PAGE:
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Old 01-21-2008, 04:51 PM
andy baxter
 
Default off: here's a small news flash for MS Products Users

Richard wrote:
> Well, for those of you whom use Microsoft Products... at work.<sick>
>
> this might change you mind....(to push linux even more)
> http://technology.timesonline.co.uk/tol/news/tech_and_web/article3193480.ece
>

The paper was talking about this just as a human rights issue, but this
isn't the whole point to me. Yes it's intrusive on a personal level, but
it also points, I would have thought, to broader problems in our
society, and with the technological imagination of companies like
microsoft. The only kind of company who would want to use this, I would
have thought, is one where trust between management and workers is
non-existent, and the management want to squeeze every last bit of
productivity out of people who probably shouldn't be so stressed in the
first place. Which is more of a social/political issue than a
technological one. What does it say about MS and the companies who might
be attracted to this kind of 'solution' that they see the research
leading to this as a useful contribution to the world's knowledge?
(Answers in words of more than 4 letters...)

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Old 01-21-2008, 06:41 PM
thomas fisher
 
Default off: here's a small news flash for MS Products Users

On Monday 21 January 2008 10:51:24 andy baxter wrote:
> Richard wrote:
> > Well, for those of you whom use Microsoft Products... at work.<sick>
> >
> > this might change you mind....(to push linux even more)
> > http://technology.timesonline.co.uk/tol/news/tech_and_web/article3193480.
> >ece
>
> The paper was talking about this just as a human rights issue, but this
> isn't the whole point to me. Yes it's intrusive on a personal level, but
> it also points, I would have thought, to broader problems in our
> society, and with the technological imagination of companies like
> microsoft. The only kind of company who would want to use this, I would
> have thought, is one where trust between management and workers is
> non-existent, and the management want to squeeze every last bit of
> productivity out of people who probably shouldn't be so stressed in the
> first place. Which is more of a social/political issue than a
> technological one. What does it say about MS and the companies who might
> be attracted to this kind of 'solution' that they see the research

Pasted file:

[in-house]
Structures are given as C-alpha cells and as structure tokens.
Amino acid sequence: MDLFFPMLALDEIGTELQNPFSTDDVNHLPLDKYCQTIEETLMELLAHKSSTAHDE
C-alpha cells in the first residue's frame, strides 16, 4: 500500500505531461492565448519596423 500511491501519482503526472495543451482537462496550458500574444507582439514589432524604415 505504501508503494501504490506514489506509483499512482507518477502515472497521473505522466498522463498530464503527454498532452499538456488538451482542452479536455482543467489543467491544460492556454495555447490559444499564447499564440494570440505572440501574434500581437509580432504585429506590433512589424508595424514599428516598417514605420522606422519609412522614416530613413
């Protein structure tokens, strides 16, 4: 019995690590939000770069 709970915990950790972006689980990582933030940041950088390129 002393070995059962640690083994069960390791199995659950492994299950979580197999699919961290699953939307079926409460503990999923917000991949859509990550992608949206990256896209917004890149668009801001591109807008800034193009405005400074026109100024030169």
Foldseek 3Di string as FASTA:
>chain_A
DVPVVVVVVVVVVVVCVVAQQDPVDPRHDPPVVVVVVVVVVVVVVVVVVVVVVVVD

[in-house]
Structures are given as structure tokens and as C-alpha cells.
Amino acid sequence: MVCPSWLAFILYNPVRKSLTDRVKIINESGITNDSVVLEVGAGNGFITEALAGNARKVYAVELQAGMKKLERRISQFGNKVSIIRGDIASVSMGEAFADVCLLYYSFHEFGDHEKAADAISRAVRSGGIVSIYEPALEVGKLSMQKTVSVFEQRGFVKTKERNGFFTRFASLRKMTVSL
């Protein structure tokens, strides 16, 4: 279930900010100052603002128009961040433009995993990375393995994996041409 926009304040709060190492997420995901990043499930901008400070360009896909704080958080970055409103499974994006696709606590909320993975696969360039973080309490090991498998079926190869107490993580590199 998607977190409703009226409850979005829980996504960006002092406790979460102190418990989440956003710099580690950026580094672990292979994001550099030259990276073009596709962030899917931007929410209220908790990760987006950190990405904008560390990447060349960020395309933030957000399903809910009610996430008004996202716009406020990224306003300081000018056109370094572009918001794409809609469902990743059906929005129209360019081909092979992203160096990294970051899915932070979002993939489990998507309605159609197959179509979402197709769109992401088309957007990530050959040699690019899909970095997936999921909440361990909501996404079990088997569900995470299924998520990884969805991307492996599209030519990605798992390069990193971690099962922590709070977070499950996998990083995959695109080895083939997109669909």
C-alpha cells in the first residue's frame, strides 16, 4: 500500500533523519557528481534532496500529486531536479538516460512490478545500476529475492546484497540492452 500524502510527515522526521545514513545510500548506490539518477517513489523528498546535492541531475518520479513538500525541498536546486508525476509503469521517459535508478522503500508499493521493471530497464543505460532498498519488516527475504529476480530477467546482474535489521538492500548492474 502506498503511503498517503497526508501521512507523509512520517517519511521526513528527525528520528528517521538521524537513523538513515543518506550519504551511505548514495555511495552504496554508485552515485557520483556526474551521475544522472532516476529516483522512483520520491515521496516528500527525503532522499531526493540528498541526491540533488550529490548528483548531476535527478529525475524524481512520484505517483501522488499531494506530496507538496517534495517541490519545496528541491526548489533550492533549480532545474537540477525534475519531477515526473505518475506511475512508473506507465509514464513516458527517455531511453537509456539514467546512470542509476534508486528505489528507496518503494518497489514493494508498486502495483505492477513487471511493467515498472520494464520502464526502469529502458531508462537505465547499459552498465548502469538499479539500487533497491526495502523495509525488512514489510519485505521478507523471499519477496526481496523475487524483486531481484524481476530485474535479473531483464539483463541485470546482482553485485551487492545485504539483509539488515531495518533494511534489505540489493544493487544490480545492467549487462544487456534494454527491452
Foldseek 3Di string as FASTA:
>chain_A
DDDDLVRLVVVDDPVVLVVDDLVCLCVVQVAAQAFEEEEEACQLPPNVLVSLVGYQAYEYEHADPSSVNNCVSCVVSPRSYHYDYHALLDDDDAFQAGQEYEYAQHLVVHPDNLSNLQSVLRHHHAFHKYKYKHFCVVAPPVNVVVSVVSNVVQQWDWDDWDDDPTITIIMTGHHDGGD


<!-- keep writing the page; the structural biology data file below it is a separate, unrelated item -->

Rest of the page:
> leading to this as a useful contribution to the world's knowledge?
> (Answers in words of more than 4 letters...)

With the degree that fascism has been adapted into the mainstream
of "modern" behavior this becomes a new key to really control everyone by a
select few. I suspect such technology already is deployed under the auspices
of " national security" with non but a few being privy to it.
"They" become "god!"
Work place control. Voting machines. Airport security. Job interviews.
School administration. National borders. Police interrogations. Prison
administration. Probably in due time traffic intersection scans, and of
course by that time license plates will contain chips. Orwell was right on
target. Erich Fromm's book titled "Escape from Freedom" is a very
enlightening read.
Onward into hell
Tom


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Old 01-21-2008, 07:38 PM
andy baxter
 
Default off: here's a small news flash for MS Products Users

thomas fisher wrote:
> On Monday 21 January 2008 10:51:24 andy baxter wrote:
>
>> Richard wrote:
>>
>>> Well, for those of you whom use Microsoft Products... at work.<sick>
>>>
>>> this might change you mind....(to push linux even more)
>>> http://technology.timesonline.co.uk/tol/news/tech_and_web/article3193480.
>>> ece
>>>
>> The paper was talking about this just as a human rights issue, but this
>> isn't the whole point to me. Yes it's intrusive on a personal level, but
>> it also points, I would have thought, to broader problems in our
>> society, and with the technological imagination of companies like
>> microsoft. The only kind of company who would want to use this, I would
>> have thought, is one where trust between management and workers is
>> non-existent, and the management want to squeeze every last bit of